February 16, 2017

Prestigious academic journal publishes research by two history professors

Dr. Adrian C. Weimer teaching a Liberal Arts Honors Program seminar in the Ruane Center for the Humanities.


The William and Mary Quarterly, the leading academic journal of early American history and culture, includes in its January issue articles from two Providence College history professors, Dr. Edward E. Andrews ’01 and Dr. Adrian C. Weimer.

“Faculty from Providence College publish in prestigious journals all the time, but it’s unusual to have two professors published in the same journal at the same time,” said Andrews. “It’s great for the Department of History and Classics, and it shows the College’s dedication to scholarship.”

The William & Mary Quarterly is considered the most selective journal of early American history. It accepts only 8-10 percent of articles submitted for publication, and articles are subject to five double-blind peer reviews — meaning the reviewer does not know the identity of the author, and the author does not know the identity of the reviewer.

Andrews and Weimer, both associate professors, were hired to teach at PC in 2011, and their offices are side by side in the Ruane Center for the Humanities. They are among 150 new, full-time, tenure-track faculty, dedicated to research and scholarship, hired by the College since 2005.

Andrews wrote about Tranquebar, a Danish colonial outpost on the Bay of Bengal in India, which was supported by Protestant missionaries from America and England in the 1700s and became an example of the missionaries’ vision for global evangelization.

He discovered Tranquebar while doing research for his doctoral dissertation, which he later published as a book, Native Apostles: Black and Indian Missionaries in the British Atlantic World (Cambridge: Harvard University Press, 2013).

“People have known about Tranquebar, but people studying early American history generally don’t know about it,” said Andrews. “One of the main characters in the story was Henry Newman from Rehoboth, Mass., just a short distance from Providence. Small villages in Massachusetts were tied to a global phenomenon.”

Dr. Edward E. Andrews ’01, shown with students in his office, examines an antique newspaper reporting on the slave trade.

Andrews decided the subject was worthy of further research. With help from Dr. Kris A. Monahan, the College’s director of sponsored research, Andrews received a $6,000 grant from the National Endowment for the Humanities to spend two months at the University of Cambridge in England in summer 2013. The result was his article, “Tranquebar: Charting the Protestant International in the British Atlantic and Beyond.”

Weimer wrote about Elizabeth Hooton, an outspoken Quaker preacher who traveled extensively in the mid-17th century in England and the American colonies engaging in “savvy political activity as well as zealous prophecy.” Hooton’s experiences highlight the tension between religious fervor and political stability in colonies with competing visions of the common good, Weimer said.

Weimer learned about Hooton while doing research for the book she is writing about early New England political culture under King Charles II. She received grants for her research from the Massachusetts Historical Society and the Summer Scholars program of PC’s School of Arts & Sciences.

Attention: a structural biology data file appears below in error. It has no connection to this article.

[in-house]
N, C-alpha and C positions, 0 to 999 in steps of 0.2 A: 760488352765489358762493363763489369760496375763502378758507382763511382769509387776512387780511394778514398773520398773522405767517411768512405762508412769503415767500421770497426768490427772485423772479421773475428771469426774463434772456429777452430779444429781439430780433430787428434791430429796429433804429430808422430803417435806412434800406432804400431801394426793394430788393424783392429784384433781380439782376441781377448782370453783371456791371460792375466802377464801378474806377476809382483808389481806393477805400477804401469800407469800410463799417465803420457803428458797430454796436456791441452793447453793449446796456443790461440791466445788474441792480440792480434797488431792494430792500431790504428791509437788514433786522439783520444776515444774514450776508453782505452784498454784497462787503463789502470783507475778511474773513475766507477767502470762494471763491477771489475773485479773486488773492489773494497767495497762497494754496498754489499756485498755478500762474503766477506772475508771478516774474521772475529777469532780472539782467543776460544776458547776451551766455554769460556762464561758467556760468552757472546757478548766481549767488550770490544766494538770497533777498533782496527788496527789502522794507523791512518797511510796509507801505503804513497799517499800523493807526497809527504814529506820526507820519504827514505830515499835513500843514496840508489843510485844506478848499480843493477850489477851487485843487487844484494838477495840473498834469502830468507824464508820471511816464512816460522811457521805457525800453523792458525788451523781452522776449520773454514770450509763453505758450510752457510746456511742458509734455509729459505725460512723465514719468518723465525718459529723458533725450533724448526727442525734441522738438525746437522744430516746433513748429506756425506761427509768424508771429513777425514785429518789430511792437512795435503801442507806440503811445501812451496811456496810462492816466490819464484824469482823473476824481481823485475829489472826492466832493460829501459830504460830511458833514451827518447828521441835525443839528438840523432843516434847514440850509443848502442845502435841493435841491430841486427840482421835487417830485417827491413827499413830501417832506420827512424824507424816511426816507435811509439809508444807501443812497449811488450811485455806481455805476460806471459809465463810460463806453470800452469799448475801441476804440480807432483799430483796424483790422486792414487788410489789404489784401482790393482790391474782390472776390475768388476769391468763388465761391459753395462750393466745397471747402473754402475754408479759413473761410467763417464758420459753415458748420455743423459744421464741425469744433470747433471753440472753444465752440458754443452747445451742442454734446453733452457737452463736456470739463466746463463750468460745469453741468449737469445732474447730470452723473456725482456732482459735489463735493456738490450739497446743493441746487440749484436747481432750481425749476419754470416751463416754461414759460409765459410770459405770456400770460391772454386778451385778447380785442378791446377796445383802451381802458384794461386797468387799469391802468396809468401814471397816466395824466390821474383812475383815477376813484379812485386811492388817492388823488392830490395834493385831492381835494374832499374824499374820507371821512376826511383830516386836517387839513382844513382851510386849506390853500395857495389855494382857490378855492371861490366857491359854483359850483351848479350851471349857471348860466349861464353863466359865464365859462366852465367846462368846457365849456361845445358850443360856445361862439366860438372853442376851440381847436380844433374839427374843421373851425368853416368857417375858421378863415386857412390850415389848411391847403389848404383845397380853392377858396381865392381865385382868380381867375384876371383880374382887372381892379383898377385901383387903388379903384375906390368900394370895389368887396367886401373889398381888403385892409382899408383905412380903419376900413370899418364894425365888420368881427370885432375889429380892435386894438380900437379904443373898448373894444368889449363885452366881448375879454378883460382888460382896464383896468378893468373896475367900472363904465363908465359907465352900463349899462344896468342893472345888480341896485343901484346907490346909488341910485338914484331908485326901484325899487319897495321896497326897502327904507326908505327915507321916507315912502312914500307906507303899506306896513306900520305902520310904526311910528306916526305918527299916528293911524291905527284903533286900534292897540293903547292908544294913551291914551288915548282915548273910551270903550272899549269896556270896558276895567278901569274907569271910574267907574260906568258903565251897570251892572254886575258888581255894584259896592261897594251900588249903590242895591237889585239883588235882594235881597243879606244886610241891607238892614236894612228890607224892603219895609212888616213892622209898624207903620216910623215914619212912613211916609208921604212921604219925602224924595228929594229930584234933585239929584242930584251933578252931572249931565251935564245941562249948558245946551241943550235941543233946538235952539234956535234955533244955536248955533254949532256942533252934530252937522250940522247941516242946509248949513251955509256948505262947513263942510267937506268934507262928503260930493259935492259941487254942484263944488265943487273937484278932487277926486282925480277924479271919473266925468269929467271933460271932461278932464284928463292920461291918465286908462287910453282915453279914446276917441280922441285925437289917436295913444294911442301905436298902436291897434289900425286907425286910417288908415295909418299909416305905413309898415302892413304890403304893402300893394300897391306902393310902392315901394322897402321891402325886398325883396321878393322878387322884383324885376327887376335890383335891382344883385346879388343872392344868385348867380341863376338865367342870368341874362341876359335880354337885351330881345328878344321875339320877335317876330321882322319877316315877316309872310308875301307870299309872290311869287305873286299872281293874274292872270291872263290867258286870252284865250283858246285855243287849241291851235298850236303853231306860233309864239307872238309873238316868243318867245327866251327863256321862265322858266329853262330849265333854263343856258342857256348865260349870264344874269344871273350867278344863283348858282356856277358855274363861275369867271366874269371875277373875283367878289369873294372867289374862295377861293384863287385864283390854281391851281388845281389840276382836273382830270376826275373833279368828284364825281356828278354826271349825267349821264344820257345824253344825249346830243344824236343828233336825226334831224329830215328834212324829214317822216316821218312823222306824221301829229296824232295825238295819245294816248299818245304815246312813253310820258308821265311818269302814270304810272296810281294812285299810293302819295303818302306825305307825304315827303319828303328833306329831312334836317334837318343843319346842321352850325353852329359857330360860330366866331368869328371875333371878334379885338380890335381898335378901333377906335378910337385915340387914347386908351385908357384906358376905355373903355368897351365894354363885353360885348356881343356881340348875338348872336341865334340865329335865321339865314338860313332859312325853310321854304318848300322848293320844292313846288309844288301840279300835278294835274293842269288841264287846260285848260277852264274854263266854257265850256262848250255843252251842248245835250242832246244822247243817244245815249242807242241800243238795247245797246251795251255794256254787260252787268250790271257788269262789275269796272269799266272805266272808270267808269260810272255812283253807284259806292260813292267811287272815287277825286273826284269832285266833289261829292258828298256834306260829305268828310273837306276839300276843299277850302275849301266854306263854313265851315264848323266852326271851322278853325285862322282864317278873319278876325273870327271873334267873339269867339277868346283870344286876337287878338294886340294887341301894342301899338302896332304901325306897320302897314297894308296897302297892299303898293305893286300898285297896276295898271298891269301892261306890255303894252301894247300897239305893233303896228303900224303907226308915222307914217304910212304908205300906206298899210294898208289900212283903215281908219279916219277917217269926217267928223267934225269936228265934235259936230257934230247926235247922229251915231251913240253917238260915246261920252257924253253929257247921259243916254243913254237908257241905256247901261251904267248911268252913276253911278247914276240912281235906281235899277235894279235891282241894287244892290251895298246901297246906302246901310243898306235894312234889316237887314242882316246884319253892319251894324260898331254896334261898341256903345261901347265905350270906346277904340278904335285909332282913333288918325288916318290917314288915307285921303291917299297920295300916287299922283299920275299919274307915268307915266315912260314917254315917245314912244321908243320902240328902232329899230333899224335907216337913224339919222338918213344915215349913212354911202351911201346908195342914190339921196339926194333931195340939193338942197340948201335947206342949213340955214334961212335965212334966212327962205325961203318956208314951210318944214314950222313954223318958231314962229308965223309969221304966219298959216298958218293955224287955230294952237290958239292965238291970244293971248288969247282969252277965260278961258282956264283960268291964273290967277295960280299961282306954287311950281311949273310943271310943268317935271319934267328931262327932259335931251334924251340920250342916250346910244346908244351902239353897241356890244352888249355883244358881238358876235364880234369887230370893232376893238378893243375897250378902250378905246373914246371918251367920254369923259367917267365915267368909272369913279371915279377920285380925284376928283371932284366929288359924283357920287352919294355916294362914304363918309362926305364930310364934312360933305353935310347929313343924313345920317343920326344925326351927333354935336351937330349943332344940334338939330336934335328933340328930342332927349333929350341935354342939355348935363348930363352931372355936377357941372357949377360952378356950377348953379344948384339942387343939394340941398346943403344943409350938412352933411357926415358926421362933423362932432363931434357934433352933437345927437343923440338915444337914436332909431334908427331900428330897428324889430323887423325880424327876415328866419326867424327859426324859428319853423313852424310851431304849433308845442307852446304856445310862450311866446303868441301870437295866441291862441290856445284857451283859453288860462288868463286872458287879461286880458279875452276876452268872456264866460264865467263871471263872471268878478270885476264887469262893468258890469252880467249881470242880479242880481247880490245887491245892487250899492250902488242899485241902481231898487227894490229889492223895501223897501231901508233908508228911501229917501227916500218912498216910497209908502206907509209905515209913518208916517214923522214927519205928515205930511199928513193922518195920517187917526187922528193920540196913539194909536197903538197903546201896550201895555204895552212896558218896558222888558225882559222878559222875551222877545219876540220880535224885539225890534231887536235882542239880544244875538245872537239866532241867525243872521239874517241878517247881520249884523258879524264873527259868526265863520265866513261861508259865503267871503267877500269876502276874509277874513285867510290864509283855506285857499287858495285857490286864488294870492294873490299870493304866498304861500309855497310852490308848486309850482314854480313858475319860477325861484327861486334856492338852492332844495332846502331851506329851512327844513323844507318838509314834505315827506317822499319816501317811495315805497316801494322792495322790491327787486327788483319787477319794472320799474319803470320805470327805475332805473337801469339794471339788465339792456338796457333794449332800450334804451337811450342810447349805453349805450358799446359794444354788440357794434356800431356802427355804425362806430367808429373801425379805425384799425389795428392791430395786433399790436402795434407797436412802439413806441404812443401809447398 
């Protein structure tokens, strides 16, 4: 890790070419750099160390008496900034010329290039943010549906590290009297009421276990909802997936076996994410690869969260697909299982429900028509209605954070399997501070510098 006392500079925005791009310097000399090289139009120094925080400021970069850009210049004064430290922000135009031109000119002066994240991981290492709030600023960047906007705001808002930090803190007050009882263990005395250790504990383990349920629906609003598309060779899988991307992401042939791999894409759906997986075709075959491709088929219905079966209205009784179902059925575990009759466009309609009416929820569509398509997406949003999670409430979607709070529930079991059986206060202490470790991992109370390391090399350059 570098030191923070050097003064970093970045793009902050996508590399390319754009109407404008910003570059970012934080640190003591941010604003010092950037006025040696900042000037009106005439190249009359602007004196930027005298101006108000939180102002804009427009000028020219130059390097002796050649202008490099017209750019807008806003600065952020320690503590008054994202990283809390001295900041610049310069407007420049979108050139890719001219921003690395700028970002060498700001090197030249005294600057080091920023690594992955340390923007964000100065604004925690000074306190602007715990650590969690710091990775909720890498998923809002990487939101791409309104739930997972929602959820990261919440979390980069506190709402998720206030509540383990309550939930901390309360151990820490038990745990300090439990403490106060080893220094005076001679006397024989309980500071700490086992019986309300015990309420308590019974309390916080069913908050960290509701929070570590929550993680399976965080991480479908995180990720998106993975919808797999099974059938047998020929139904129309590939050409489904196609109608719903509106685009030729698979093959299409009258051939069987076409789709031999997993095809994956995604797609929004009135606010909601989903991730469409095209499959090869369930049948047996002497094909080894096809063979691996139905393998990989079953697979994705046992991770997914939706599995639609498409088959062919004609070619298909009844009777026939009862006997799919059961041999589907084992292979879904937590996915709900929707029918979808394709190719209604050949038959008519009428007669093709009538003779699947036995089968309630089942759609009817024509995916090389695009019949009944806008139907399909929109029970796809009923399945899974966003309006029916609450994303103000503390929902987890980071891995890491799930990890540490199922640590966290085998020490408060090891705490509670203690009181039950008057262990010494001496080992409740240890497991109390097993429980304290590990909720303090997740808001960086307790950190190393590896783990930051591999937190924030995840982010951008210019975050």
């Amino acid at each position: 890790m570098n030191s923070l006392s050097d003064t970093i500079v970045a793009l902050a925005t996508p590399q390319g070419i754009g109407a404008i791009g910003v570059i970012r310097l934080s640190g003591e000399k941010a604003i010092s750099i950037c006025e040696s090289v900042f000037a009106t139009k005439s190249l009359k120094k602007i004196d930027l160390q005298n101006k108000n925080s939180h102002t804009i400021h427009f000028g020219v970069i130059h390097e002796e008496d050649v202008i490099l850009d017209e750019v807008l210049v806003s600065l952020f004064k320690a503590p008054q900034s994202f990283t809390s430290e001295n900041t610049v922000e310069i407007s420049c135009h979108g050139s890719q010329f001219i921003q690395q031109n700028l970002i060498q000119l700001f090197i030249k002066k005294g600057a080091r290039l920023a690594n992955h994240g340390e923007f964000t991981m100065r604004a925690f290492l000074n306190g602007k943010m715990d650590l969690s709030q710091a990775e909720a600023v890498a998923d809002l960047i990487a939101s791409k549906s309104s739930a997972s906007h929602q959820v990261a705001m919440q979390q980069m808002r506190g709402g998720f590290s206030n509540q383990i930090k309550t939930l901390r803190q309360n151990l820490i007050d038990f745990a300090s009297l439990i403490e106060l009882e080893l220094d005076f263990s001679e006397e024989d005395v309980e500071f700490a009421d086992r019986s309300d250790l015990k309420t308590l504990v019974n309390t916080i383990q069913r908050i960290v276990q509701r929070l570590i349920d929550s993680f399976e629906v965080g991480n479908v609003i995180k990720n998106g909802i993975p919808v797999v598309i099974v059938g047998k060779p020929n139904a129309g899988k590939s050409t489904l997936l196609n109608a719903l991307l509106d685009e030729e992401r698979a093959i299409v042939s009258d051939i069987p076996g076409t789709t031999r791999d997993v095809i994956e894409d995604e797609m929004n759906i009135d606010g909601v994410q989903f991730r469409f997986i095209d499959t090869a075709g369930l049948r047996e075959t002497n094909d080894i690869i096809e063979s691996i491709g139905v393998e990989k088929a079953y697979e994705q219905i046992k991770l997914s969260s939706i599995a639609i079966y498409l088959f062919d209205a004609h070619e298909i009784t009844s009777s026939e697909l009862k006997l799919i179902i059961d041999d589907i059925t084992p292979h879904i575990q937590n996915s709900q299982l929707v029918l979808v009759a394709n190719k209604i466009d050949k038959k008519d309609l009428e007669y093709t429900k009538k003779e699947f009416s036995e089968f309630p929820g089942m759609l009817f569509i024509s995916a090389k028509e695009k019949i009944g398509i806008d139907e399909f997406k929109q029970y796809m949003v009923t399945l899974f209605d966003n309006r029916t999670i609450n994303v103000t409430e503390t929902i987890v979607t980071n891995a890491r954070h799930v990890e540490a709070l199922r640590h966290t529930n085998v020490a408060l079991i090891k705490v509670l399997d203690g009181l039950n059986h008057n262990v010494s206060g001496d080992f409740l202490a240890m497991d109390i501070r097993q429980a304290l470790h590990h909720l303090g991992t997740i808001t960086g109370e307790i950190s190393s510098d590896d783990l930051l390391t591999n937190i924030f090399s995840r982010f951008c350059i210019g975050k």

“I was fascinated by this Quaker woman who travels all over the colonies and gets involved in local politics, and whose story is not well known,” said Weimer. Her article is titled “Elizabeth Hooton and the Lived Politics of Toleration in Massachusetts Bay.”

Andrews and Weimer both teach in the Development of Western Civilization Program, PC’s signature academic program. Weimer also partners with Dr. Holly Taylor Coolman, associate professor of theology, in a DWC colloquium for second-semester sophomores, Religious Freedom and its Limits: Historical Roots and Contemporary Questions.

“The best part of teaching at Providence College is that we have a such a supportive faculty,” said Weimer. “There are terrific conversation partners in my field, such as Ted Andrews. We have several early American history experts in our department, and people working in the early modern era in theology and English, too.”

Weimer, who grew up in Tampa, Fla., received a doctorate in American religious history from Harvard University in 2008, a master’s degree in church history from Gordon-Cornwall Theological Seminary in 2002, and a bachelor’s degree in English and religion from Wake Forest University in 1999.

Undergraduate history students also engage in research. Weimer is mentoring two students in independent research projects. Elizabeth Petretti ’17 (Wyckoff, N.J.) is researching how women who served in military roles in the American Revolution were viewed in the 19th and 20th centuries, while Mackenzie Tor ’17 (Franklin, Mass.) is researching the American temperance movement.

Andrews is mentoring Riley Maloney ’17 (Ashby, Mass.), who is researching Loyalists who left the colonies during the American Revolution to form their own settlements in Prince Edward Island, Canada.

The students will present the results in March at the department’s Rev. Cornelius P. Forster, O.P.​​​ Making History Conference.

Andrews, who is from Laconia, N.H., studied history as an undergraduate at PC, where he was in the Liberal Arts Honors Program. His uncle, Dr. Stephen W. Schultz ’62, was a mathematics professor at the College. Andrews received a master’s degree from The American University in 2003 and a doctorate in early American history from the University of New Hampshire in 2009.

“In graduate school, I always said I wanted to teach at a place like PC, but I never thought I would actually be a professor at PC,” Andrews said.

His research now is focused on the history of slavery and religion in Newport, R.I.

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